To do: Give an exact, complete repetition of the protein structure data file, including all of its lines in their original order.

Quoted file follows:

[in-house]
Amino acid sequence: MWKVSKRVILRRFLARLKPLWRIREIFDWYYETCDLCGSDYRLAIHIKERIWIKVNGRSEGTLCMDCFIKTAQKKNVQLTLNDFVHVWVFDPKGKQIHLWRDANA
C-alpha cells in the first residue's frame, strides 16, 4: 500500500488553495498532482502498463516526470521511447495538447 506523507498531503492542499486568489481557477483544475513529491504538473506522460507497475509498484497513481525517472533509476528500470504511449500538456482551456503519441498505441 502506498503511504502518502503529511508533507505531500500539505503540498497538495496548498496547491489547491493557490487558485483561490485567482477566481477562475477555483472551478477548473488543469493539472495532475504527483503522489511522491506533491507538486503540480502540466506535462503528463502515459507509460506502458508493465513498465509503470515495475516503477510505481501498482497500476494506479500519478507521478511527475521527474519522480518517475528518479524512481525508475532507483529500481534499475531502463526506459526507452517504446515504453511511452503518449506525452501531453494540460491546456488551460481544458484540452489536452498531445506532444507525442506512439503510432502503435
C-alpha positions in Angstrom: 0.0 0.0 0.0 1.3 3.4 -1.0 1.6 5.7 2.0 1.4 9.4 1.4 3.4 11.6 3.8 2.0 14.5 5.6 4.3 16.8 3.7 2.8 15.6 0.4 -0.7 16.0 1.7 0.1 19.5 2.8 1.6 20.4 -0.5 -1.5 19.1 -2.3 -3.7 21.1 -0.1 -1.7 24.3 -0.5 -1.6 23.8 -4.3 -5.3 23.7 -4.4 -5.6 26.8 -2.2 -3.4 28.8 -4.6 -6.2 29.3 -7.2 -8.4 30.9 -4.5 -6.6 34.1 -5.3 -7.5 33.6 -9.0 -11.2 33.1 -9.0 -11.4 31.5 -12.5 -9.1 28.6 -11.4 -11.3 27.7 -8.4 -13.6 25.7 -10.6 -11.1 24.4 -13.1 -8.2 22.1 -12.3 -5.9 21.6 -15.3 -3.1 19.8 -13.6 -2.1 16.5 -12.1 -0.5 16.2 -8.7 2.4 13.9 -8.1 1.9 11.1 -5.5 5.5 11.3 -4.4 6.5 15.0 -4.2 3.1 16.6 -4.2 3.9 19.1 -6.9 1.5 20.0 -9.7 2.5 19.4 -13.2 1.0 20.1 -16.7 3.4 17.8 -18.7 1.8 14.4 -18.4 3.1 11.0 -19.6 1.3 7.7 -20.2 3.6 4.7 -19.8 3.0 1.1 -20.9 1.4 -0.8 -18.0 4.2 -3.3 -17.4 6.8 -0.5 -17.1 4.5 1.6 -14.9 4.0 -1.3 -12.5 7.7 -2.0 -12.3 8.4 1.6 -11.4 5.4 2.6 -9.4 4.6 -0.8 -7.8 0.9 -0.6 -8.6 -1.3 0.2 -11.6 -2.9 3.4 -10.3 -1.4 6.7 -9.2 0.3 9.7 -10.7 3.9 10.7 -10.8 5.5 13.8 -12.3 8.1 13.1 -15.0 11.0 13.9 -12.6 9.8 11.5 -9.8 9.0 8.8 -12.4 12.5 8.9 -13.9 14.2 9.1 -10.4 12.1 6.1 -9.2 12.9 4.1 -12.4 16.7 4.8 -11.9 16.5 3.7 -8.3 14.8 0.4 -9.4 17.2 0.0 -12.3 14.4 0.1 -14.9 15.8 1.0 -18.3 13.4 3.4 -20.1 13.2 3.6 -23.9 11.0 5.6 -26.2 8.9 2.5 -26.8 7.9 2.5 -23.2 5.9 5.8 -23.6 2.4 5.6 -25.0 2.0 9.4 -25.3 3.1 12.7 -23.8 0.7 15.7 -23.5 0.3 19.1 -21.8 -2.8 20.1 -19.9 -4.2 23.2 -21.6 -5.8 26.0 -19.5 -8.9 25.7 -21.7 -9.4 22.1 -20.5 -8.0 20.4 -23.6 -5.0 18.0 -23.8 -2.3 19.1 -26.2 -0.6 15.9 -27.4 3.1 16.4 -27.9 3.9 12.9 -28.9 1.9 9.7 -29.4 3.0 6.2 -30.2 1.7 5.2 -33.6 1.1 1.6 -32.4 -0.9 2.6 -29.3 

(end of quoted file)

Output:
[in-house]
Amino acid sequence: MWKVSKRVILRRFLARLKPLWRIREIFDWYYETCDLCGSDYRLAIHIKERIWIKVNGRSEGTLCMDCFIKTAQKKNVQLTLNDFVHVWVFDPKGKQIHLWRDANA
C-alpha cells in the first residue's frame, strides 16, 4: 500500500488553495498532482502498463516526470521511447495538447 506523507498531503492542499486568489481557477483544475513529491504538473506522460507497475509498484497513481525517472533509476528500470504511449500538456482551456503519441498505441 502506498503511504502518502503529511508533507505531500500539505503540498497538495496548498496547491489547491493557490487558485483561490485567482477566481477562475477555483472551478477548473488543469493539472495532475504527483503522489511522491506533491507538486503540480502540466506535462503528463502515459507509460506502458508493465513498465509503470515495475516503477510505481501498482497500476494506479500519478507521478511527475521527474519522480518517475528518479524512481525508475532507483529500481534499475531502463526506459526507452517504446515504453511511452503518449506525452501531453494540460491546456488551460481544458484540452489536452498531445506532444507525442506512439503510432502503435
C-alpha positions in Angstrom: 0.0 0.0 0.0 1.3 3.4 -1.0 1.6 5.7 2.0 1.4 9.4 1.4 3.4 11.6 3.8 2.0 14.5 5.6 4.3 16.8 3.7 2.8 15.6 0.4 -0.7 16.0 1.7 0.1 19.5 2.8 1.6 20.4 -0.5 -1.5 19.1 -2.3 -3.7 21.1 -0.1 -1.7 24.3 -0.5 -1.6 23.8 -4.3 -5.3 23.7 -4.4 -5.6 26.8 -2.2 -3.4 28.8 -4.6 -6.2 29.3 -7.2 -8.4 30.9 -4.5 -6.6 34.1 -5.3 -7.5 33.6 -9.0 -11.2 33.1 -9.0 -11.4 31.5 -12.5 -9.1 28.6 -11.4 -11.3 27.7 -8.4 -13.6 25.7 -10.6 -11.1 24.4 -13.1 -8.2 22.1 -12.3 -5.9 21.6 -15.3 -3.1 19.8 -13.6 -2.1 16.5 -12.1 -0.5 16.2 -8.7 2.4 13.9 -8.1 1.9 11.1 -5.5 5.5 11.3 -4.4 6.5 15.0 -4.2 3.1 16.6 -4.2 3.9 19.1 -6.9 1.5 20.0 -9.7 2.5 19.4 -13.2 1.0 20.1 -16.7 3.4 17.8 -18.7 1.8 14.4 -18.4 3.1 11.0 -19.6 1.3 7.7 -20.2 3.6 4.7 -19.8 3.0 1.1 -20.9 1.4 -0.8 -18.0 4.2 -3.3 -17.4 6.8 -0.5 -17.1 4.5 1.6 -14.9 4.0 -1.3 -12.5 7.7 -2.0 -12.3 8.4 1.6 -11.4 5.4 2.6 -9.4 4.6 -0.8 -7.8 0.9 -0.6 -8.6 -1.3 0.2 -11.6 -2.9 3.4 -10.3 -1.4 6.7 -9.2 0.3 9.7 -10.7 3.9 10.7 -10.8 5.5 13.8 -12.3 8.1 13.1 -15.0 11.0 13.9 -12.6 9.8 11.5 -9.8 9.0 8.8 -12.4 12.5 8.9 -13.9 14.2 9.1 -10.4 12.1 6.1 -9.2 12.9 4.1 -12.4 16.7 4.8 -11.9 16.5 3.7 -8.3 14.8 0.4 -9.4 17.2 0.0 -12.3 14.4 0.1 -14.9 15.8 1.0 -18.3 13.4 3.4 -20.1 13.2 3.6 -23.9 11.0 5.6 -26.2 8.9 2.5 -26.8 7.9 2.5 -23.2 5.9 5.8 -23.6 2.4 5.6 -25.0 2.0 9.4 -25.3 3.1 12.7 -23.8 0.7 15.7 -23.5 0.3 19.1 -21.8 -2.8 20.1 -19.9 -4.2 23.2 -21.6 -5.8 26.0 -19.5 -8.9 25.7 -21.7 -9.4 22.1 -20.5 -8.0 20.4 -23.6 -5.0 18.0 -23.8 -2.3 19.1 -26.2 -0.6 15.9 -27.4 3.1 16.4 -27.9 3.9 12.9 -28.9 1.9 9.7 -29.4 3.0 6.2 -30.2 1.7 5.2 -33.6 1.1 1.6 -32.4 -0.9 2.6 -29.3 